Annie Oakley: The Forgotten History of the Most Iconic American Woman Sharpshooter

Annie OakleyPhoebe Ann Moses (or perhaps Mosey) was born on August 13, 1860, to humble beginnings. The daughter of Quakers, America’s first female superstar grew up log-cabin poor in the rural western Ohio county of Darke. From this rough start to entertaining world leaders, Phoebe Ann Moses, better known as Annie Oakley, was not only an icon of the American West, she was, and still is, a hero to women and girls from coast to coast.

Annie’s story begins as the youngest of eight siblings. Already poor, the family became desolate when Annie’s father died when she was six. Her mother remarried quickly, but was widowed a year later and soon after bore another child. Left with too many mouths to feed and little choice, Annie’s mother turned Annie, then nine, and one of her sisters into the care of the superintendent of the Darke County Infirmary, a home for the elderly, orphaned, and mentally ill.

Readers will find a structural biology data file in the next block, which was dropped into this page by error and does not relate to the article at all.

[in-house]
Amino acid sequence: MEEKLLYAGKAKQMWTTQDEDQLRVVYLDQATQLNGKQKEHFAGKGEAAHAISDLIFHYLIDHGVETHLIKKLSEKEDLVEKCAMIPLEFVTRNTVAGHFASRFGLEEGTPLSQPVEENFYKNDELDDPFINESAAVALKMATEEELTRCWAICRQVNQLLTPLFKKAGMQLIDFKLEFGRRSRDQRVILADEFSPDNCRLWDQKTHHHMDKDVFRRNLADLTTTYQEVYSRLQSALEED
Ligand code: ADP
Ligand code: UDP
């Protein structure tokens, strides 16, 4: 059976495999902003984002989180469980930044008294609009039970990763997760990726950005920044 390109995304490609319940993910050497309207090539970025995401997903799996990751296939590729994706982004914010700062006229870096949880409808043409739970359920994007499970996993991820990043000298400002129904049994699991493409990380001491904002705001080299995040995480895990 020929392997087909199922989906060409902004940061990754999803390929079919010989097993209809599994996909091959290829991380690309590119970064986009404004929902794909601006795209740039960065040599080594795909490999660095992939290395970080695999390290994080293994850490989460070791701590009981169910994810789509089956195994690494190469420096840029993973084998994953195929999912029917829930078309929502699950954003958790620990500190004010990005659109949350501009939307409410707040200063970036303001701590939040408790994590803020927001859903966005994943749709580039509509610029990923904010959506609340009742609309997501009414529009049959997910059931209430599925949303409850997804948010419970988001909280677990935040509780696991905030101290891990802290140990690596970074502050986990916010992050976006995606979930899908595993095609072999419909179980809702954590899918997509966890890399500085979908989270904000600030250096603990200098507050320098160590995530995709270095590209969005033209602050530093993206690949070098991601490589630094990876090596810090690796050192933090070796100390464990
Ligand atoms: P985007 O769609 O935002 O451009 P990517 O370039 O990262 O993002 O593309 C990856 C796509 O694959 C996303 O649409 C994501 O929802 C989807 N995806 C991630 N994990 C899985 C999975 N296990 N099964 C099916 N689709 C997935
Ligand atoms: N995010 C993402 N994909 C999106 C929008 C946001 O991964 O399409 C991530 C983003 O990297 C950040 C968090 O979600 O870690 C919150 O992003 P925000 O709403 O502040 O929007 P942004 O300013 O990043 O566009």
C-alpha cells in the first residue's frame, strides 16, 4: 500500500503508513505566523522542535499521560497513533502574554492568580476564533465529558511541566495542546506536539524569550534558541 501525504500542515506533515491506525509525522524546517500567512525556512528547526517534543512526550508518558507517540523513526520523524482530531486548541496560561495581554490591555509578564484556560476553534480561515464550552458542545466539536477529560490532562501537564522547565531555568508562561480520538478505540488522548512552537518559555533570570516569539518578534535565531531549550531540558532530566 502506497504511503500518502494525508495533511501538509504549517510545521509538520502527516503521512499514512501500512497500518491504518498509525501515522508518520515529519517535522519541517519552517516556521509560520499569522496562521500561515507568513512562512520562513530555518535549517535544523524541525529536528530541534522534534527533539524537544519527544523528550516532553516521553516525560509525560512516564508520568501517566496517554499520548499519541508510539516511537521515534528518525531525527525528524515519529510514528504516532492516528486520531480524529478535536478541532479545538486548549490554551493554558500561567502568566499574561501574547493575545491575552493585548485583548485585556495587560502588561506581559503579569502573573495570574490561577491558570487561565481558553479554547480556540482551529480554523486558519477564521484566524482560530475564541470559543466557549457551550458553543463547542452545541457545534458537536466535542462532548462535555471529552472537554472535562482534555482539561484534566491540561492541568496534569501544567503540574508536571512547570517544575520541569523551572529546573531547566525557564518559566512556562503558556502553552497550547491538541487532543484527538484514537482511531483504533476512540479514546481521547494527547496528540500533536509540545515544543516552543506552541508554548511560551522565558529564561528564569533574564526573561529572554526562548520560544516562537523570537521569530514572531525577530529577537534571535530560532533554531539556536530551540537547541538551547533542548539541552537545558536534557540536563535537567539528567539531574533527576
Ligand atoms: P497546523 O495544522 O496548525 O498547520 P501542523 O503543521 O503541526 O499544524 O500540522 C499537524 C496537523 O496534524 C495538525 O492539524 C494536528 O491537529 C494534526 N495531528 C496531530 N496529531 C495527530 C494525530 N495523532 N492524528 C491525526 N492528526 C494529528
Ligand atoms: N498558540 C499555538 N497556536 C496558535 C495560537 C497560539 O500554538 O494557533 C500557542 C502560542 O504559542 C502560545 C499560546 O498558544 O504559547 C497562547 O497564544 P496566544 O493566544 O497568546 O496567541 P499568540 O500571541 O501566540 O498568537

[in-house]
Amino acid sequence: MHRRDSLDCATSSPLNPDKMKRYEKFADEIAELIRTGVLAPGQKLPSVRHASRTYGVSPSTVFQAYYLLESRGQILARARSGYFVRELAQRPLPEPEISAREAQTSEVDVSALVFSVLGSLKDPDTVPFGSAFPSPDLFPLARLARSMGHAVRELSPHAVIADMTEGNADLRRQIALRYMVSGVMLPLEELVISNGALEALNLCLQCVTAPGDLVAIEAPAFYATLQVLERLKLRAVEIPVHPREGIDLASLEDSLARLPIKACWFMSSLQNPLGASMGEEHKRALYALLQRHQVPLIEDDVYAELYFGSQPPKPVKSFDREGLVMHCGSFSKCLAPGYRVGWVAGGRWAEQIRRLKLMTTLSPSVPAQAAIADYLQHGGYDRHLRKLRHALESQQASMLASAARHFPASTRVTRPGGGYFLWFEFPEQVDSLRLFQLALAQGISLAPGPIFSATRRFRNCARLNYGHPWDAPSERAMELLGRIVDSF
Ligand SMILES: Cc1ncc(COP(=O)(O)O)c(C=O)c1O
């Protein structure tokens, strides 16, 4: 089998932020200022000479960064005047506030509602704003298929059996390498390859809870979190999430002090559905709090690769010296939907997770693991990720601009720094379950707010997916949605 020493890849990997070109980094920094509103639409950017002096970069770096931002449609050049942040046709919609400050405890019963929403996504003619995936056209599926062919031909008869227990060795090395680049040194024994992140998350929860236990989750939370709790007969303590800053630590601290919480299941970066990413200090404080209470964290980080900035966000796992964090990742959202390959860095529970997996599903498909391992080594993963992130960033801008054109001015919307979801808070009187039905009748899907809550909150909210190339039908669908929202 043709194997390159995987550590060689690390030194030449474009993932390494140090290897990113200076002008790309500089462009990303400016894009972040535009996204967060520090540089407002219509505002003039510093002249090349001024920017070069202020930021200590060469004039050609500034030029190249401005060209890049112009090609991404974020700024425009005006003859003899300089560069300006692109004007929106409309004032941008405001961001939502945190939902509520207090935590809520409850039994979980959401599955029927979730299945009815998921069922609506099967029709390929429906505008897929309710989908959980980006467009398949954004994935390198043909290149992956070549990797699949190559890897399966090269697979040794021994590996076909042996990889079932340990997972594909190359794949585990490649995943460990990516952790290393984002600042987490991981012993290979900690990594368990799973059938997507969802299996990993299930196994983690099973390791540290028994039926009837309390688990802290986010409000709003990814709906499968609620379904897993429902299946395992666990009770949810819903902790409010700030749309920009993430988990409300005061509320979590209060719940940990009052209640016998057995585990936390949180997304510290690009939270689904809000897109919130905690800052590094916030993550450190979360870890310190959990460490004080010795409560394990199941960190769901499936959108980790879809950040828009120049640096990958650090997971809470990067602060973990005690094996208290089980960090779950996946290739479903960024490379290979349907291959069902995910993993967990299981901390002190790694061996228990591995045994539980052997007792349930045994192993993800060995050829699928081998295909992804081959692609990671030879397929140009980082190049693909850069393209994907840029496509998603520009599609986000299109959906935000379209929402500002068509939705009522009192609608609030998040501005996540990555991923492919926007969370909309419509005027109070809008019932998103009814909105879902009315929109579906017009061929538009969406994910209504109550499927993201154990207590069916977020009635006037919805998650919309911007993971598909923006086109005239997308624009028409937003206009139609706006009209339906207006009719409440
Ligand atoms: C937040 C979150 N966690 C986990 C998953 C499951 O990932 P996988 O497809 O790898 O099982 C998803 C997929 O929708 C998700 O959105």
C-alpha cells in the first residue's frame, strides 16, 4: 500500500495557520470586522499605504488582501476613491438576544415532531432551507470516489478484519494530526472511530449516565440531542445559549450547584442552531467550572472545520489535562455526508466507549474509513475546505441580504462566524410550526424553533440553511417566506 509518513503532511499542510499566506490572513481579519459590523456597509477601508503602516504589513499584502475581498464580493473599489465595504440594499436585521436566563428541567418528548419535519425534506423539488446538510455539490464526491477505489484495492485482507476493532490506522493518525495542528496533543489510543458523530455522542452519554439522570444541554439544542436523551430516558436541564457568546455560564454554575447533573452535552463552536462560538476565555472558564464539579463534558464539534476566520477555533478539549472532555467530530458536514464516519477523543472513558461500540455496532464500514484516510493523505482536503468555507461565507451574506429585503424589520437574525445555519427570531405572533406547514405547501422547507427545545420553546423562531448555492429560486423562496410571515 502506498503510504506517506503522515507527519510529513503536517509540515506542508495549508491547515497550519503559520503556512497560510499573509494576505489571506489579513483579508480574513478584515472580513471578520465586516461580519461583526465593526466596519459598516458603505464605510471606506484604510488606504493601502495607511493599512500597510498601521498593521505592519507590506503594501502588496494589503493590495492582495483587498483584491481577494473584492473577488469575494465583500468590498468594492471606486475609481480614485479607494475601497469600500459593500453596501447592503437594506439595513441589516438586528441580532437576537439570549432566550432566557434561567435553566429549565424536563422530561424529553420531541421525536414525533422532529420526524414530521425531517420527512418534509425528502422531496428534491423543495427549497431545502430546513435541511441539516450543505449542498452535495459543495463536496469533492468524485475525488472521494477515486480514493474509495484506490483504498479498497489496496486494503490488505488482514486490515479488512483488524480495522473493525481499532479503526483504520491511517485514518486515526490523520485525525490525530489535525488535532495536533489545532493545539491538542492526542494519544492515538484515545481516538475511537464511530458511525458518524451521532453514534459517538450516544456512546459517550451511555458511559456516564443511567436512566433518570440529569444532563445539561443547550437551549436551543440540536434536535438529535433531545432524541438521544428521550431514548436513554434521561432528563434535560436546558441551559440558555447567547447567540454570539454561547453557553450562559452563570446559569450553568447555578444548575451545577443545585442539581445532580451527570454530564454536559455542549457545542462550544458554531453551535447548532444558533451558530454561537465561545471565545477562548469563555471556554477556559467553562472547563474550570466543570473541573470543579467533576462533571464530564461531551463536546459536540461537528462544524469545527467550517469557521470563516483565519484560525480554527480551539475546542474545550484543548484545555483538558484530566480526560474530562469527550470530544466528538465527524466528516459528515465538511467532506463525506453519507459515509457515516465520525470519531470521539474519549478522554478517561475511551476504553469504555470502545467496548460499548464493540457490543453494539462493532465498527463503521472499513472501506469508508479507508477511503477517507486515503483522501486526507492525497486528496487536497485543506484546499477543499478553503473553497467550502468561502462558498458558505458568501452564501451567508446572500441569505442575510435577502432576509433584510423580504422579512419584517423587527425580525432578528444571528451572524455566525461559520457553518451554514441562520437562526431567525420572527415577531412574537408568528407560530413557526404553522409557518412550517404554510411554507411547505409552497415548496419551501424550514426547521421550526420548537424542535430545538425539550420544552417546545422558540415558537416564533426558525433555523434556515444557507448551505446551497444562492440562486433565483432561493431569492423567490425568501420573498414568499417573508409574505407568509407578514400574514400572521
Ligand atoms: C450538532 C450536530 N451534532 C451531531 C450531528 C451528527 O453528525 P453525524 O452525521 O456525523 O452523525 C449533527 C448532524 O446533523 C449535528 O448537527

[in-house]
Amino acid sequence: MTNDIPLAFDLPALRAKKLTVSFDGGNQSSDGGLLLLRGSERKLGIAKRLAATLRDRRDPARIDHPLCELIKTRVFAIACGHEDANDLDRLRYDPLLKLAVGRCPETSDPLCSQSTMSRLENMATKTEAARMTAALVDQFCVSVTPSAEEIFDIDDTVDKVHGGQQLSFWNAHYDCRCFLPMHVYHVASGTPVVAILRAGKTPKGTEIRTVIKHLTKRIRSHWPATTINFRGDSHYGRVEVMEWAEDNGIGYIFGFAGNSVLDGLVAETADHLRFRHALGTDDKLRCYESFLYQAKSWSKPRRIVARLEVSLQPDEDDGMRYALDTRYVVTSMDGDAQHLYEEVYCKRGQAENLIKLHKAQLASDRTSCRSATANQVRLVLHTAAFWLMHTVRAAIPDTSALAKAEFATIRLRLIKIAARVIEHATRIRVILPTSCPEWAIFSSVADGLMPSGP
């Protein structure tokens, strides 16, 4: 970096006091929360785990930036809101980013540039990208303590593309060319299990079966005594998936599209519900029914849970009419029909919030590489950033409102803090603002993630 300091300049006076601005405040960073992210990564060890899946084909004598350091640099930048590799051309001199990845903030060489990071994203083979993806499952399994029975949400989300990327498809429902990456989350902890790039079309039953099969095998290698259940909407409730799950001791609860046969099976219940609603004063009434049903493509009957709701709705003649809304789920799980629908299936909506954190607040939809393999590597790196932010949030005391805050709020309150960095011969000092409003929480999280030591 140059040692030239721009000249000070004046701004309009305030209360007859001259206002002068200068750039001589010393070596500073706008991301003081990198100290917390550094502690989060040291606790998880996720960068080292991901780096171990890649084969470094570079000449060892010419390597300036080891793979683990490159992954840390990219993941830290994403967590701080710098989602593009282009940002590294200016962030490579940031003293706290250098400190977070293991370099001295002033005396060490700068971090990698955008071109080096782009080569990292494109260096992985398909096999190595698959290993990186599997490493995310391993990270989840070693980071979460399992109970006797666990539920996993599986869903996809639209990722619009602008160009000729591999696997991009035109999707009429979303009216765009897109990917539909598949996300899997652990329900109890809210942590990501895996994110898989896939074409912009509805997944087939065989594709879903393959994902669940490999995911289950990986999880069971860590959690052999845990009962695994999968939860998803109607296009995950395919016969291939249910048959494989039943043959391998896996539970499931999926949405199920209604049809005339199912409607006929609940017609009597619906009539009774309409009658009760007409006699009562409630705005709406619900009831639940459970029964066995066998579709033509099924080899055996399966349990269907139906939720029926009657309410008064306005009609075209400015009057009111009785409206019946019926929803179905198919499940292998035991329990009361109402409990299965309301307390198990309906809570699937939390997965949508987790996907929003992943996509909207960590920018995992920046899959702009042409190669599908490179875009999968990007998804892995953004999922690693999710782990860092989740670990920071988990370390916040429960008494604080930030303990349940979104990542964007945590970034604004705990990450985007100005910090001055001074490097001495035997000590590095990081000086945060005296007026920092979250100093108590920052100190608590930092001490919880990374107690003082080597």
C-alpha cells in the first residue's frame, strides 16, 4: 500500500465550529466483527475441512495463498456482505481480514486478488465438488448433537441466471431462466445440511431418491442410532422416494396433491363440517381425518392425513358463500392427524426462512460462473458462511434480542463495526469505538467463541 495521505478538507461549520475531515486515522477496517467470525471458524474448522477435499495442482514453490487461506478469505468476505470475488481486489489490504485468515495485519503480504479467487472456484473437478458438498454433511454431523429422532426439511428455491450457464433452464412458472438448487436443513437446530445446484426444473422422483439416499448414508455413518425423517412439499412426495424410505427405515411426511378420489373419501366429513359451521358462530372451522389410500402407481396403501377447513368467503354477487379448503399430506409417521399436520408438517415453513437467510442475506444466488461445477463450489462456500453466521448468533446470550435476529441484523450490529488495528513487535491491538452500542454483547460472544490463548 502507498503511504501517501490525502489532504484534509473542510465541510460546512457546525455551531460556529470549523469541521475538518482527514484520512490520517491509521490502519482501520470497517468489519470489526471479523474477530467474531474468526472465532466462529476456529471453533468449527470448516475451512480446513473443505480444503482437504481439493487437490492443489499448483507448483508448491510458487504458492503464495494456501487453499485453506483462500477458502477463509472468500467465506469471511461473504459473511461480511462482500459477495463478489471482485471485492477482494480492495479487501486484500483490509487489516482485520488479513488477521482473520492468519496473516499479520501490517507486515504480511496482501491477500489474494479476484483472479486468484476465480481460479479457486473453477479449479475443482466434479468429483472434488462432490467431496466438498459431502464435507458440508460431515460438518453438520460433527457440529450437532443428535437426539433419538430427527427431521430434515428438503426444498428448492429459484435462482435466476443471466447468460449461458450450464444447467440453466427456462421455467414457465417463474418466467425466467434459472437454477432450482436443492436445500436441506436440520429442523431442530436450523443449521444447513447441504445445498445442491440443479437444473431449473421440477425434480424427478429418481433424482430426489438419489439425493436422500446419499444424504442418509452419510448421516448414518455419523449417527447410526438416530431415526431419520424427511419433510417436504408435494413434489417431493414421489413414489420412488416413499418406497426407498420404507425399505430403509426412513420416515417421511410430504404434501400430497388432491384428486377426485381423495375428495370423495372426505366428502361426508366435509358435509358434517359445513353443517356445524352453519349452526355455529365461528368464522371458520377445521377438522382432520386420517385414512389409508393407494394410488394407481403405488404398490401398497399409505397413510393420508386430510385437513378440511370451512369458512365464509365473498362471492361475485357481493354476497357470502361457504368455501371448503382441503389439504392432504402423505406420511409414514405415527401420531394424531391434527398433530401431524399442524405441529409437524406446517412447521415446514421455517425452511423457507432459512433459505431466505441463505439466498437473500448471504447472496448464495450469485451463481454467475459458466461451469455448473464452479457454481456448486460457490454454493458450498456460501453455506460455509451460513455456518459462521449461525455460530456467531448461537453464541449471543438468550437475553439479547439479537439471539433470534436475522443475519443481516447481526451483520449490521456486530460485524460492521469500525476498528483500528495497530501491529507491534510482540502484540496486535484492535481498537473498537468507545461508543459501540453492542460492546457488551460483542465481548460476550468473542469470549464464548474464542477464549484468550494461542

In exchange for her room and board, Annie helped care for the family’s children and the Infirmary’s patients. While there, she learned to sew and decorate clothing, a skill that she used for the rest of her life.

Annie was then transferred to a neighboring home, to a family with a new child, and was told she would receive an education and $.50 a week for her services. Instead, she was treated like a slave, abused, and neglected. Eventually, Annie ran away from the family that she only referred to as “the Wolves” and made her way back to her mother’s farm.

By this time, Annie had become extremely proficient with a long gun and began to shoot and trap local game. She harvested so much, she was able to sell meat to the local grocer, who in turn provided fresh game to hotels and restaurants surrounding the Cincinnati area. Annie saved her wages and was able to present her mother with $200 to pay off the family’s mortgage.

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